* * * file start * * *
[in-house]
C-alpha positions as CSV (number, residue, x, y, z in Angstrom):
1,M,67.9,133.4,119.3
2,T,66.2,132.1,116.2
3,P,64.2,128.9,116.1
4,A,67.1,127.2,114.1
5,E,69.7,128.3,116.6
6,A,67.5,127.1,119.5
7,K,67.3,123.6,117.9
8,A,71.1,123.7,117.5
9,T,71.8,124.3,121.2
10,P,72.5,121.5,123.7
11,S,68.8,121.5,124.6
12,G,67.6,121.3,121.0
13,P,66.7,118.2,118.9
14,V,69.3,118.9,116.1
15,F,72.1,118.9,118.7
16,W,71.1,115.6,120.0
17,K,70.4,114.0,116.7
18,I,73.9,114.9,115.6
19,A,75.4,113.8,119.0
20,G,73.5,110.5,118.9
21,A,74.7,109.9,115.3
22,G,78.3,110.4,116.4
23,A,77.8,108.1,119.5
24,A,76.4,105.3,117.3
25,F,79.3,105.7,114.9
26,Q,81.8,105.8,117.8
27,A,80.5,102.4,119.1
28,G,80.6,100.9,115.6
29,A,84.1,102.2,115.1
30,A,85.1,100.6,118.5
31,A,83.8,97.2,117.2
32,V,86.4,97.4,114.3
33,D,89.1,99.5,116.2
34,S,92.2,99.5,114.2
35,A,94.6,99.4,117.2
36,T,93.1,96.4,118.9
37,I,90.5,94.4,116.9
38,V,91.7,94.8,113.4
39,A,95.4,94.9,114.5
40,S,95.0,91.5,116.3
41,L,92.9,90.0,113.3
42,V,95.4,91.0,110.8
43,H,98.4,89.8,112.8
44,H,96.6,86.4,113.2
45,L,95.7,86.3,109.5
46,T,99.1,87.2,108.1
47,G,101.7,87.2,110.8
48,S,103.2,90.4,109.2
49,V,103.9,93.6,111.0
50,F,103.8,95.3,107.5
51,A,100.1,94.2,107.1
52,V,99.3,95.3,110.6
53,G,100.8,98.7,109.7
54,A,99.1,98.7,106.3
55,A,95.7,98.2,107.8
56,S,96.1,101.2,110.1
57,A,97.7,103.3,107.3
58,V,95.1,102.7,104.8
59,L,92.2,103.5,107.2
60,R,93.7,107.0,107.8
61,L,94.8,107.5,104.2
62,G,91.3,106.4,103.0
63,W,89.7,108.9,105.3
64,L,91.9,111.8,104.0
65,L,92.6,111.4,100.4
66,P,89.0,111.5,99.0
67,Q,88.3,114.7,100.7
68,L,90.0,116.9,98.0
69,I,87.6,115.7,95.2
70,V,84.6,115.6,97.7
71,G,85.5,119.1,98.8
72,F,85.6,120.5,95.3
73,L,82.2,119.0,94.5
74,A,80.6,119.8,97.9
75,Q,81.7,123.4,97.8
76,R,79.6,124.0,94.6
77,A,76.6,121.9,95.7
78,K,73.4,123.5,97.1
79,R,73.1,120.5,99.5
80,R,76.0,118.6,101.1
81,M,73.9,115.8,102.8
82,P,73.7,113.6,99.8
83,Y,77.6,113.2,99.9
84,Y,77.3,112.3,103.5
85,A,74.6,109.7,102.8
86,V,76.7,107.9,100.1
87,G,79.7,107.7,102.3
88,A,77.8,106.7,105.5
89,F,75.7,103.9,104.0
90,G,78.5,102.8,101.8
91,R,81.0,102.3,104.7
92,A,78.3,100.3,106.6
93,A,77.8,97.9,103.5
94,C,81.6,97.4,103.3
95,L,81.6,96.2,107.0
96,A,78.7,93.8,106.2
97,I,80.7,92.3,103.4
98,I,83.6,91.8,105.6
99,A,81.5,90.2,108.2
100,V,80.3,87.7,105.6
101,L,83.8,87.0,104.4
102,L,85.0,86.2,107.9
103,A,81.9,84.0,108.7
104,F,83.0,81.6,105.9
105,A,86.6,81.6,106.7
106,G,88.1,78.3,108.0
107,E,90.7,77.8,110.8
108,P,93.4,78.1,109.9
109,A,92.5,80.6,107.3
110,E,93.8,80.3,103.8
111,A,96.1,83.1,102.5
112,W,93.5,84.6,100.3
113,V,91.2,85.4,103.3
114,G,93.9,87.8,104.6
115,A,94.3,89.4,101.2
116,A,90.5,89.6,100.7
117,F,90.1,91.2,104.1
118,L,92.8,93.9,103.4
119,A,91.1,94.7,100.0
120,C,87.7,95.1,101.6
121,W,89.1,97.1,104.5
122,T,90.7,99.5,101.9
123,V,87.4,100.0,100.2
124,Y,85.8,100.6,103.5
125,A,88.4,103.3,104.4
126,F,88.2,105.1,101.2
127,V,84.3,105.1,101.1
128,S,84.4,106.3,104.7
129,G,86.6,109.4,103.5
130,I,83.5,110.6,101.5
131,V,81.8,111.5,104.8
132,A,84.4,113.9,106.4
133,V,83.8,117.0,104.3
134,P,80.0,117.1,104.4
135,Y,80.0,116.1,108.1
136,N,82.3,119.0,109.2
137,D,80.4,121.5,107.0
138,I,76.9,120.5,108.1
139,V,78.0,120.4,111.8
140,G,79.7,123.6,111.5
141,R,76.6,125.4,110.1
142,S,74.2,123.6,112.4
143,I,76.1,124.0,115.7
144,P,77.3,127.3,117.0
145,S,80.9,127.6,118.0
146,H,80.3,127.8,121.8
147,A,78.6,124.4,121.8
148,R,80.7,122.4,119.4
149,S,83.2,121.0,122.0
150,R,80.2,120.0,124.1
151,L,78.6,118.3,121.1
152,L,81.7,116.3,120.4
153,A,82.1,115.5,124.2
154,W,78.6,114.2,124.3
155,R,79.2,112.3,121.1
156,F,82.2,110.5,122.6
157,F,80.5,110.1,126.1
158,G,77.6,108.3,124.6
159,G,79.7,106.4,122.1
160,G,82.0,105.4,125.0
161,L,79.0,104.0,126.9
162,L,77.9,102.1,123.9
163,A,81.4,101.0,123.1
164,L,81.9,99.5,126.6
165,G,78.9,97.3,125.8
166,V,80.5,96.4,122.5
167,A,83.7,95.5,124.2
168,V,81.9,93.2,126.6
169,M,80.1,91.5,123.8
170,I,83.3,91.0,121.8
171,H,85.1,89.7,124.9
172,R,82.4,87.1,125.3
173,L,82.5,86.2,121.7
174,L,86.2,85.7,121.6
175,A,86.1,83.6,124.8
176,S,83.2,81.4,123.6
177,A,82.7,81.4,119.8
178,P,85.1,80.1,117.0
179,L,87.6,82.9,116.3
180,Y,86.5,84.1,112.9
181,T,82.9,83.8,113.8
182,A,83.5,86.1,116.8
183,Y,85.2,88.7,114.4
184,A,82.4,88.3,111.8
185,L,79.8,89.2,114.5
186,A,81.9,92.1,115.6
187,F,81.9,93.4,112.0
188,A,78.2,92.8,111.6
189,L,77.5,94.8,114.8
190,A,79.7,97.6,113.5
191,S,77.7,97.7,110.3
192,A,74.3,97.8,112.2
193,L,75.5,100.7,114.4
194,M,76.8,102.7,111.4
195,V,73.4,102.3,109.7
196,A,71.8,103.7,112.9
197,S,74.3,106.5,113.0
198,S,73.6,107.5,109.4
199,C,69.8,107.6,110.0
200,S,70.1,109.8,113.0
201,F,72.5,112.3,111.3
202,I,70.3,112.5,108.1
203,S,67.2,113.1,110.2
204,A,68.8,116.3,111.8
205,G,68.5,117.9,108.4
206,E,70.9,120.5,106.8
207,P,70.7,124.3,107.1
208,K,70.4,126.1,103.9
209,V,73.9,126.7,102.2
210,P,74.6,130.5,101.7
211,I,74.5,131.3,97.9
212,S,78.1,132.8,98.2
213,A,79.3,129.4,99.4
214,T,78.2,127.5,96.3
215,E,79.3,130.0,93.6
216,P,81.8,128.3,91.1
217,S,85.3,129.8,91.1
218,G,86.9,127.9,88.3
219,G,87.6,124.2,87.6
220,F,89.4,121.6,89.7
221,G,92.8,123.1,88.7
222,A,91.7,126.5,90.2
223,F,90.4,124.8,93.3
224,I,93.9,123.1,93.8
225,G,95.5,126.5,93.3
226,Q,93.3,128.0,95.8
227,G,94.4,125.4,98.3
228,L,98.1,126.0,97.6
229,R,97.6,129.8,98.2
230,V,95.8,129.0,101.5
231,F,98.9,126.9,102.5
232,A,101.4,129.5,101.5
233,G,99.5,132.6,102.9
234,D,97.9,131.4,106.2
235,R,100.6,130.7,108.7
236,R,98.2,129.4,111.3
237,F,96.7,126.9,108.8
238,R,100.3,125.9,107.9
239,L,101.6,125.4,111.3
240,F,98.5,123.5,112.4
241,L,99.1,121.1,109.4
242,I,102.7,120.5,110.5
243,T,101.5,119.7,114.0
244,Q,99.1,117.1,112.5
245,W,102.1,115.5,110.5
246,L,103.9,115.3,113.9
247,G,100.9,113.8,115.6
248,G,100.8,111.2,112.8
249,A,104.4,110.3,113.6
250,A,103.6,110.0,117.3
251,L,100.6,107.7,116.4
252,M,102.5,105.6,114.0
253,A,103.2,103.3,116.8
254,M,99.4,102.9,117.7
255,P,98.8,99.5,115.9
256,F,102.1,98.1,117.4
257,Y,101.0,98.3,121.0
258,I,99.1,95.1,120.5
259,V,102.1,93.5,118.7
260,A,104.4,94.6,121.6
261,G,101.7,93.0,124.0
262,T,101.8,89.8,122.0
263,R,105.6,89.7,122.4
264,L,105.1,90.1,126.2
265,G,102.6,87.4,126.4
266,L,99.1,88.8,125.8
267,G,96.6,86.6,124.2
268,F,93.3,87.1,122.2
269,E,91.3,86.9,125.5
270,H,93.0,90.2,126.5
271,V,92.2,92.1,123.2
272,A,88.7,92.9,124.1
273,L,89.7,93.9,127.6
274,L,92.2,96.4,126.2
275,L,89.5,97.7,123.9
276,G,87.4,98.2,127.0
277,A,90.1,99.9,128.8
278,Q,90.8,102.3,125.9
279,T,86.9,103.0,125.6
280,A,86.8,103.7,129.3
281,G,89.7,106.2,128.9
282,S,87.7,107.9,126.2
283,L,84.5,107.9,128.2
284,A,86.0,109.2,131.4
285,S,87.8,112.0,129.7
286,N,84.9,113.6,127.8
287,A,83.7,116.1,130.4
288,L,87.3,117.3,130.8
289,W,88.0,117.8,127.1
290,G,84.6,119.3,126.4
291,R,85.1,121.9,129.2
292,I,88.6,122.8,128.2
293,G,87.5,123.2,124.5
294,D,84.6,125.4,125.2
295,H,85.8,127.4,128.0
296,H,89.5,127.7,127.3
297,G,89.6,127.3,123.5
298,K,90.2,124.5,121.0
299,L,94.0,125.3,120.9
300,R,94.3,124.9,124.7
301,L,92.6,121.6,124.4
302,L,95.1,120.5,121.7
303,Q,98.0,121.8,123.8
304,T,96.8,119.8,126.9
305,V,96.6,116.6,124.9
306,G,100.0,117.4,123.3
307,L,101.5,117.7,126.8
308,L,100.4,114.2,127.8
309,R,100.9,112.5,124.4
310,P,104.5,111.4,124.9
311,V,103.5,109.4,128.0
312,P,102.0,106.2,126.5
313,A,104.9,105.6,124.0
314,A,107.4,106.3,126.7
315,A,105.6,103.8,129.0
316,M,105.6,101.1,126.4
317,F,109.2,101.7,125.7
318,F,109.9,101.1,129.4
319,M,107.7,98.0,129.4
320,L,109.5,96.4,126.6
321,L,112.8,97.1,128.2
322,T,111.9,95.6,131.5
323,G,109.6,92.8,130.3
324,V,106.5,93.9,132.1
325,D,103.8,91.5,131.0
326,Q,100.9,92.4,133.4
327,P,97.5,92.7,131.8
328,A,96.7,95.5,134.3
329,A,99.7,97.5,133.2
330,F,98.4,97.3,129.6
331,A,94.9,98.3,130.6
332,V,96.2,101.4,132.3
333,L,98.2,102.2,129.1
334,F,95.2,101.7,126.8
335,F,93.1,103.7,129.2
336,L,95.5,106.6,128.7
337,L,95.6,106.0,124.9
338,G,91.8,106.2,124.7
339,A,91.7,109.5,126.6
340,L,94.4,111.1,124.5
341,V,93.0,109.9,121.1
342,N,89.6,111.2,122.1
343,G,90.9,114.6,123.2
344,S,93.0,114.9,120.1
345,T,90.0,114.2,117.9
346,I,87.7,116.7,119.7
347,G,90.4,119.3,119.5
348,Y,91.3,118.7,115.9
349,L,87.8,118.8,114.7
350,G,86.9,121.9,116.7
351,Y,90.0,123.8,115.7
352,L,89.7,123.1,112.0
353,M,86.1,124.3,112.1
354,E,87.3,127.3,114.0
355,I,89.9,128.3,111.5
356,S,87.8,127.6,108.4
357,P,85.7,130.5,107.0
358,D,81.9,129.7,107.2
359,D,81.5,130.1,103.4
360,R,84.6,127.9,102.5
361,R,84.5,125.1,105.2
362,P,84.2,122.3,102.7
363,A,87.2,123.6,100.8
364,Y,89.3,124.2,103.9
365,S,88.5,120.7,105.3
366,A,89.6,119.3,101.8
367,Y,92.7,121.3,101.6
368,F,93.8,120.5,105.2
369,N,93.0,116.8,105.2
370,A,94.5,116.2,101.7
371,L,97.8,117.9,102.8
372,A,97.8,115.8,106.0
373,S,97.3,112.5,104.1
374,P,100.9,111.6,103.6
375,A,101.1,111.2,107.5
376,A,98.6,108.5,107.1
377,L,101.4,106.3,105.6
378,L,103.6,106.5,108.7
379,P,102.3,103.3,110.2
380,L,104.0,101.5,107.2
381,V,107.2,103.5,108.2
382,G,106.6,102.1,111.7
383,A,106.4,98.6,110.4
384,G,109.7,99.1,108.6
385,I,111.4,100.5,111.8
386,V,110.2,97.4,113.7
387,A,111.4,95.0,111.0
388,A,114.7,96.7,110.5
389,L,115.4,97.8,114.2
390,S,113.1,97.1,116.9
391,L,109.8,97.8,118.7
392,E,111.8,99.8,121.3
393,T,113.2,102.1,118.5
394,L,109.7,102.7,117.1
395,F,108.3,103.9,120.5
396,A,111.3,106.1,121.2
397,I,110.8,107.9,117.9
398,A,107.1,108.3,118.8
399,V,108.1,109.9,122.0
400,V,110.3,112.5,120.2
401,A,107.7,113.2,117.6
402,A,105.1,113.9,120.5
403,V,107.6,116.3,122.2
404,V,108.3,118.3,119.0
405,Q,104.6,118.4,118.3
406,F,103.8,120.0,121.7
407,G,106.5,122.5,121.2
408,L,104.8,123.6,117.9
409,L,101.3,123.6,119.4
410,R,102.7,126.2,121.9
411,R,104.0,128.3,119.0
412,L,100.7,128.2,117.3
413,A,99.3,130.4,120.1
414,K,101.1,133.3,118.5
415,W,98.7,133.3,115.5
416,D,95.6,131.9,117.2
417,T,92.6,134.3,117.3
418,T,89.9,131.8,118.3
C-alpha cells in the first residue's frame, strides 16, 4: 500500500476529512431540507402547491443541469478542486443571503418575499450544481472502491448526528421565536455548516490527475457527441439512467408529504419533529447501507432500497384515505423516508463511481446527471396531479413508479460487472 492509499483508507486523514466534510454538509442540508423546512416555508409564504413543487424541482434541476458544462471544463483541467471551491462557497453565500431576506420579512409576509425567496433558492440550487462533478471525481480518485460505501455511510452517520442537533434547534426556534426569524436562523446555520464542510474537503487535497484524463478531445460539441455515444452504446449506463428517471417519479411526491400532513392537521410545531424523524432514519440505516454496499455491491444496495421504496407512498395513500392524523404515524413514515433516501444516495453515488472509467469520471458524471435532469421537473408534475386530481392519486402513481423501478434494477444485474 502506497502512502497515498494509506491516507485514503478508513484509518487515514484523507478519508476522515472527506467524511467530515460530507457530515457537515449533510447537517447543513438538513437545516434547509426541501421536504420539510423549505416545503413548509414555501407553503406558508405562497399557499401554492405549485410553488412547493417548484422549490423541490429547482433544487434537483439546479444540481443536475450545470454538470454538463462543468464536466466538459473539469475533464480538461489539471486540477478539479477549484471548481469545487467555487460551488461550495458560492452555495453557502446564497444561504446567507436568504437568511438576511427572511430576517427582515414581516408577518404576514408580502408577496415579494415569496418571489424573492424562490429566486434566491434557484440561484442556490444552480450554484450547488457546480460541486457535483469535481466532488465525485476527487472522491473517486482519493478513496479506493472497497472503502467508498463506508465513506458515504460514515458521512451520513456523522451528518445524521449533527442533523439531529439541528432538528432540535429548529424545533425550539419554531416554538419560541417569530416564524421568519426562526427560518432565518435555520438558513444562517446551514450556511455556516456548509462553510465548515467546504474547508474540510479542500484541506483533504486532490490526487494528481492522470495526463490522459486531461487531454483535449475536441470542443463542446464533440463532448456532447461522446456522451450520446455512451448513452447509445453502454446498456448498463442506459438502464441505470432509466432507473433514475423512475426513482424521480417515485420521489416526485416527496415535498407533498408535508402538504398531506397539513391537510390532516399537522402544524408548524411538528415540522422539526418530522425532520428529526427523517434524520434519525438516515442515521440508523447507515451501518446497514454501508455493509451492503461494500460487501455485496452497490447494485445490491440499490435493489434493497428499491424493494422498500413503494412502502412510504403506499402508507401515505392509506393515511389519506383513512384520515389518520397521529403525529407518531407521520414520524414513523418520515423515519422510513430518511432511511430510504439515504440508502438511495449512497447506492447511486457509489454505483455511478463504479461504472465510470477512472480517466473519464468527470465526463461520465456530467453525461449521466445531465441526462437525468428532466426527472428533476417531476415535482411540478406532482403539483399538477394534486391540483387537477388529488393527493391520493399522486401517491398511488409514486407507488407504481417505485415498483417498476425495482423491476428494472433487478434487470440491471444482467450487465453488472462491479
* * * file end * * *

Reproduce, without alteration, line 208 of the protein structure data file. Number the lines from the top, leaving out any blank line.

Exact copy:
206,E,70.9,120.5,106.8